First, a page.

Figure 8 shows that all recoveries do not fall exactly on the same universal curve and there is a little scatter in the results. The change of the fracture’s length and position leads to the much larger scatter in the oil recovery curves. Before the waterfront arrives the fracture position, the oil recovery curves arecoincided with each other; when the water arrive the fracture, the oil recovery becomes slowly changing for the small capillary force in the fracture, and the oil recovery can’t be fitted by a simple exponential function of time.The longer the fracture, the greater the effect of it. For the same matrix rock, the isolated fracture positions also change the recovery curves. In general, the isolated fracture’s length and position affect the fluid flow under the capillary pressure in the fractured media. Therefore, the expression based on the exponential function of time no longer matches the oil recovery curves of the matrix with isolated fracture, and the results confirm that it is important to simulate the imbibition based on the discrete-fracture model.
4.2 Analysis of complex model
Suppose the matrix block is of the irregular pentagon and two isolated fractures intersect in the matrix block. The matrix block is initially oil saturated with the five-end-open-free boundary geometry (Figure 9).
From Figure 10, the isolated fractures make the matrix rock to behave more heterogeneous. Along the fractures, the imbibition process is slow hence the oil recovery is also low. Figure 11 shows the oil recovery curve is rising with the time in the semi-logarithm scale, and the oil recovery reaches up to 70% for about 70 days and takes about 500 days to reach 100%. It is very hard to predict oil recovery curve using the exponential function of time for the irregular fractured rock.For the fractured reservoir, it is possible to build the fractured models according to the information of the fractures, then estimate the oil recovery curves by numerical simulation for different fracture models and finally predict the best time for opening and shutting wells of the open-shut well of the reservoir.
The above studycan be summarized into following four points as outlined below:
Simulation of two-dimensional counter-current imbibition matches the results of the experimental data and simulations, which confirms that this simulation method is adequate to describe the counter-current imbibition.
The effect of the isolated fracture is test by performing simulation using the discrete-fracture model and the recoveries does not fall exactly on the same curve. For the water-wet fractured media, the isolated fractures not only strengthen the heterogeneity of the matrix blocks but also change the distribution of oil and water under the counter-current imbibition. Usually, the capillary pressure in the fracture is smaller than that in the matrix, and the isolated fractures weaken the effects of counter-current imbibition of the whole matrix block. So it is inaccurate to use the recovery curve of no-isolated fracture-matrix model to predict the recovery of a model containing isolated fractures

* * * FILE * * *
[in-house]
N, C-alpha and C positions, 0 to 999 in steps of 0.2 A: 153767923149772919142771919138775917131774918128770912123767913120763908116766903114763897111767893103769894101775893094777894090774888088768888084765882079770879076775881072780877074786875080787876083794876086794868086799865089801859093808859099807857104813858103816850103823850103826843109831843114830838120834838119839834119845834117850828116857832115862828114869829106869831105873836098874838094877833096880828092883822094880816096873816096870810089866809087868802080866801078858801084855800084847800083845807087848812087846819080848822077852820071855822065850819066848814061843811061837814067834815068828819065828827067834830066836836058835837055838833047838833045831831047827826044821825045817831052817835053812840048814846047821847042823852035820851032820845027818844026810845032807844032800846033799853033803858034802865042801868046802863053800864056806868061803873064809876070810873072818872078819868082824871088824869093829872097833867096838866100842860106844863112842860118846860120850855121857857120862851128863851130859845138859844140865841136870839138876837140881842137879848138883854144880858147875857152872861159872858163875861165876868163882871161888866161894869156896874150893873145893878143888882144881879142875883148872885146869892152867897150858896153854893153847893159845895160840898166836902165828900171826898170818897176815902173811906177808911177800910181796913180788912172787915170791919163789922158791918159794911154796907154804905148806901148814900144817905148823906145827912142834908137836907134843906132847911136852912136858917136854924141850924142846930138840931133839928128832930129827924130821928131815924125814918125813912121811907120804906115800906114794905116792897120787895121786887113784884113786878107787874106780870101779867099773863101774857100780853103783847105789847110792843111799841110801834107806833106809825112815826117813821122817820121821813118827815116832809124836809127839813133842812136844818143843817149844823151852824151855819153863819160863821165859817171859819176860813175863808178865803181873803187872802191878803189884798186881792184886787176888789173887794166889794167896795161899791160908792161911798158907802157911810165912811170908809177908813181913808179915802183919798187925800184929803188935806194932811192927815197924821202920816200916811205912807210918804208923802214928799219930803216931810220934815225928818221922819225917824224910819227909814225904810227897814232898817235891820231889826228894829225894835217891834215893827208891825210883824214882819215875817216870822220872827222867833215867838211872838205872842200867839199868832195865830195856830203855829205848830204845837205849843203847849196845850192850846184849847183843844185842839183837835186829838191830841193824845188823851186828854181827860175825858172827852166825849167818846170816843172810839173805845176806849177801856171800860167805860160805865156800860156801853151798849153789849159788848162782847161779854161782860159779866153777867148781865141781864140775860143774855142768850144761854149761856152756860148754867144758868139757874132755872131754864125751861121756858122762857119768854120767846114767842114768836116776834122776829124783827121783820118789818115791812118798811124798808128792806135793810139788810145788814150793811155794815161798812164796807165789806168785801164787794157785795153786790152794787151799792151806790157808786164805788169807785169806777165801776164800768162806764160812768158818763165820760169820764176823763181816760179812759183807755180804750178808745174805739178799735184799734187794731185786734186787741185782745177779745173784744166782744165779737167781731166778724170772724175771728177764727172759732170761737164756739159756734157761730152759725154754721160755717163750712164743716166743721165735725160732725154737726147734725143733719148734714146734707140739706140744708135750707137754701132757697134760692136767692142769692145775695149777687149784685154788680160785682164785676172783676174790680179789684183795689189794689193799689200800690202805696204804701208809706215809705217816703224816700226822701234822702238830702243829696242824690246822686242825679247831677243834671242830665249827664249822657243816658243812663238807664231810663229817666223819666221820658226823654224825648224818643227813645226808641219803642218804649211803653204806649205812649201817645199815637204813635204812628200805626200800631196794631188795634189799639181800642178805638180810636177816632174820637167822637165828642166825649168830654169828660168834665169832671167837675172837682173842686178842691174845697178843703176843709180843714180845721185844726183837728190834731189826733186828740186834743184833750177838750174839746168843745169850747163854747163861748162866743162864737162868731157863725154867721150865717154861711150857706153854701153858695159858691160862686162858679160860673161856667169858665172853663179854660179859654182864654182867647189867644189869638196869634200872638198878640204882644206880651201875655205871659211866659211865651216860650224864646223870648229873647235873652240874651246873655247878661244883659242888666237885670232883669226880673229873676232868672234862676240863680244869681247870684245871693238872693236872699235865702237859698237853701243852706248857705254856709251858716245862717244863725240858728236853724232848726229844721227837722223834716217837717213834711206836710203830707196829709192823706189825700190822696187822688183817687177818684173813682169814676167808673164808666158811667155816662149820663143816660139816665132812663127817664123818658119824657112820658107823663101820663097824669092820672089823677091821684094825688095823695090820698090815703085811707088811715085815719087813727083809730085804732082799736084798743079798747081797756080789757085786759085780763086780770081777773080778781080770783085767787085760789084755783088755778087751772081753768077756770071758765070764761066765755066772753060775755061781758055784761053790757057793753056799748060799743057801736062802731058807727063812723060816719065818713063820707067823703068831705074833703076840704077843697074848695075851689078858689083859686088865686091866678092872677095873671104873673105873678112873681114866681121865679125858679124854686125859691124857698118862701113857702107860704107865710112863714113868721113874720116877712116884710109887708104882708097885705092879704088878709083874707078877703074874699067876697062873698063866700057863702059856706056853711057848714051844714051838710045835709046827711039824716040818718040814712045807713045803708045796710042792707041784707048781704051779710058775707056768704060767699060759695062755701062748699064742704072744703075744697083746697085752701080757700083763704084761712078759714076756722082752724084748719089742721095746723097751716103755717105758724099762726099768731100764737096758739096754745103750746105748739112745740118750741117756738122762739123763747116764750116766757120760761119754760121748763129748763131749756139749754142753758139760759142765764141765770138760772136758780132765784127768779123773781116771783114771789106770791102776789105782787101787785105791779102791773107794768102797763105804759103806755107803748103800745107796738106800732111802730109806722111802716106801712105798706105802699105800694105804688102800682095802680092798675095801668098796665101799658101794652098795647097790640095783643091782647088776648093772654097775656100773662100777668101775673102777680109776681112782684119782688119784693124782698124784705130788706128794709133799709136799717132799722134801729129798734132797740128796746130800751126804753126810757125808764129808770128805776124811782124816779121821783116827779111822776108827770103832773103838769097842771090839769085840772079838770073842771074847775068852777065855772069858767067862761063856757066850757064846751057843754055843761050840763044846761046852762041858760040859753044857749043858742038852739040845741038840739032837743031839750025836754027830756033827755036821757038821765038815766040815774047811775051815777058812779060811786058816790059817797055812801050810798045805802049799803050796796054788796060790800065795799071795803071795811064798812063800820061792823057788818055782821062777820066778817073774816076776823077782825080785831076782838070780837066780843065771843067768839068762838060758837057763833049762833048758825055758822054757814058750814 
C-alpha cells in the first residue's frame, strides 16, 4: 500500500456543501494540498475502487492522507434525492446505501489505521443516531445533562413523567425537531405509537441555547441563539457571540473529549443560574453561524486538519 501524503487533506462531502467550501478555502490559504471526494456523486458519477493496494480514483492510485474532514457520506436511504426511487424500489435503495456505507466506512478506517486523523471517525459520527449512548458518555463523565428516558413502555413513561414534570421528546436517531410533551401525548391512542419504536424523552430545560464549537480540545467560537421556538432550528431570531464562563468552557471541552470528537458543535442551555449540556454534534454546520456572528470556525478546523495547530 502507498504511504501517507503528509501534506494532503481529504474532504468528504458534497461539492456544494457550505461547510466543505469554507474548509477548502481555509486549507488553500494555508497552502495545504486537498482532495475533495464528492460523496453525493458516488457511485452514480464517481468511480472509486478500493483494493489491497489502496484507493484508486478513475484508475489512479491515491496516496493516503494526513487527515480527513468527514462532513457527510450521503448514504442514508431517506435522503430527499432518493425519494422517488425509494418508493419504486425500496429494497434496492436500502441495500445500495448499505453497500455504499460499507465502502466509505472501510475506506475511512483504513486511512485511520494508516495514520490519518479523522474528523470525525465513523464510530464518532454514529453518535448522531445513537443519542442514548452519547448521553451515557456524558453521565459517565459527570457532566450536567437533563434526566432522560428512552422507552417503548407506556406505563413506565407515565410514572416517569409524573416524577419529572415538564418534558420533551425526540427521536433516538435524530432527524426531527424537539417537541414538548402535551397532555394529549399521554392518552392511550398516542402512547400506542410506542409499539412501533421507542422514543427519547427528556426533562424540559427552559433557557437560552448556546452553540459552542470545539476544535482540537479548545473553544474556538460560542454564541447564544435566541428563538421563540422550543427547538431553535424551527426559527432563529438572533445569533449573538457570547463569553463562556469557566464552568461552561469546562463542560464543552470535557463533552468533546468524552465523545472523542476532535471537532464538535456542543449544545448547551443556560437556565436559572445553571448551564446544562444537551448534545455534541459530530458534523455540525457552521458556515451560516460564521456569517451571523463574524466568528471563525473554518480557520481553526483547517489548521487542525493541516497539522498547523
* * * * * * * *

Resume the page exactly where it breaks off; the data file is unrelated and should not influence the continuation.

The analyses of fractures’ influences are performed by simulation of different length and position using discrete-fracture model. The results indicate that the recoveries do not fall exactly on the same universal curve based on the empirical formula. The large discrepancy confirms that the isolated fracture changes the recovery curve of counter-current imbibition and it is inaccurate to neglect fractures in the simulation of counter-current imbibition.
Fractures are described explicitly and accurately based on the discrete-fracture model, which makes the oil recovery curve more accurate. Application of the hybrid-mixed-finite element method makes it easy to study or analyze theirregular matrix block and broadens the applicability of the simulation model. The hybrid-mixed-finite element method is suitable for the counter-current imbibition simulation study of the water-wet fractured reservoirs based on the discrete-fracture model.
This work was supported by the National Natural Science Foundation of China (Grant No.11102237,51404291), the Important National Science and Technology Project of China (Grant No.2015ZX05014-003), the Fundamental Research Funds for the Central Universities (Grant No.14CX02045A), and the Natural Science Foundation of Shandong Province (ZR2014EL017).
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Published Online: 2017-08-03